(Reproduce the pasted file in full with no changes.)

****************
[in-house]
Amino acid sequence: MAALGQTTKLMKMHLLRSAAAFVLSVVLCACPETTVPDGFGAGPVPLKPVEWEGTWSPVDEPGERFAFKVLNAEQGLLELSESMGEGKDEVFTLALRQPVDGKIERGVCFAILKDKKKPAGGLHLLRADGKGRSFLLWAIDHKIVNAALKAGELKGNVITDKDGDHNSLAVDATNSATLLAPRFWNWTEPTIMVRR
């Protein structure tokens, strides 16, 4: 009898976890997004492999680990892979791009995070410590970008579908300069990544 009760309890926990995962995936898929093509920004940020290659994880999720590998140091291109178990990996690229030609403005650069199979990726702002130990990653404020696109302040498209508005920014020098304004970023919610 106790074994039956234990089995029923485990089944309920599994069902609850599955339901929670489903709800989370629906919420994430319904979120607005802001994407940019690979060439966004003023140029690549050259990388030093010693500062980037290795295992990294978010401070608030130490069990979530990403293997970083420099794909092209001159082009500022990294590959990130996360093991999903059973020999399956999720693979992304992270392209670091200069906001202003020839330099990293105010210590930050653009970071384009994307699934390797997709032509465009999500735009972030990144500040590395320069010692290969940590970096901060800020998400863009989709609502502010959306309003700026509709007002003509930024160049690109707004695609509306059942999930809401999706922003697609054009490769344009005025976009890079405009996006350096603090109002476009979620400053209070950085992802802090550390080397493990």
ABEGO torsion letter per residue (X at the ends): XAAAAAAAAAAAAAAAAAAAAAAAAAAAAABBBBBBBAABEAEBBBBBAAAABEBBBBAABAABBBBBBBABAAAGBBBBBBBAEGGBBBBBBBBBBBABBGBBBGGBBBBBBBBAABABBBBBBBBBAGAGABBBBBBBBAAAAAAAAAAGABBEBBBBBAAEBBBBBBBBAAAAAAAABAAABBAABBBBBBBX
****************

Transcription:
[in-house]
Amino acid sequence: MAALGQTTKLMKMHLLRSAAAFVLSVVLCACPETTVPDGFGAGPVPLKPVEWEGTWSPVDEPGERFAFKVLNAEQGLLELSESMGEGKDEVFTLALRQPVDGKIERGVCFAILKDKKKPAGGLHLLRADGKGRSFLLWAIDHKIVNAALKAGELKGNVITDKDGDHNSLAVDATNSATLLAPRFWNWTEPTIMVRR
């Protein structure tokens, strides 16, 4: 009898976890997004492999680990892979791009995070410590970008579908300069990544 009760309890926990995962995936898929093509920004940020290659994880999720590998140091291109178990990996690229030609403005650069199979990726702002130990990653404020696109302040498209508005920014020098304004970023919610 106790074994039956234990089995029923485990089944309920599994069902609850599955339901929670489903709800989370629906919420994430319904979120607005802001994407940019690979060439966004003023140029690549050259990388030093010693500062980037290795295992990294978010401070608030130490069990979530990403293997970083420099794909092209001159082009500022990294590959990130996360093991999903059973020999399956999720693979992304992270392209670091200069906001202003020839330099990293105010210590930050653009970071384009994307699934390797997709032509465009999500735009972030990144500040590395320069010692290969940590970096901060800020998400863009989709609502502010959306309003700026509709007002003509930024160049690109707004695609509306059942999930809401999706922003697609054009490769344009005025976009890079405009996006350096603090109002476009979620400053209070950085992802802090550390080397493990």
ABEGO torsion letter per residue (X at the ends): XAAAAAAAAAAAAAAAAAAAAAAAAAAAAABBBBBBBAABEAEBBBBBAAAABEBBBBAABAABBBBBBBABAAAGBBBBBBBAEGGBBBBBBBBBBBABBGBBBGGBBBBBBBBAABABBBBBBBBBAGAGABBBBBBBBAAAAAAAAAAGABBEBBBBBAAEBBBBBBBBAAAAAAAABAAABBAABBBBBBBX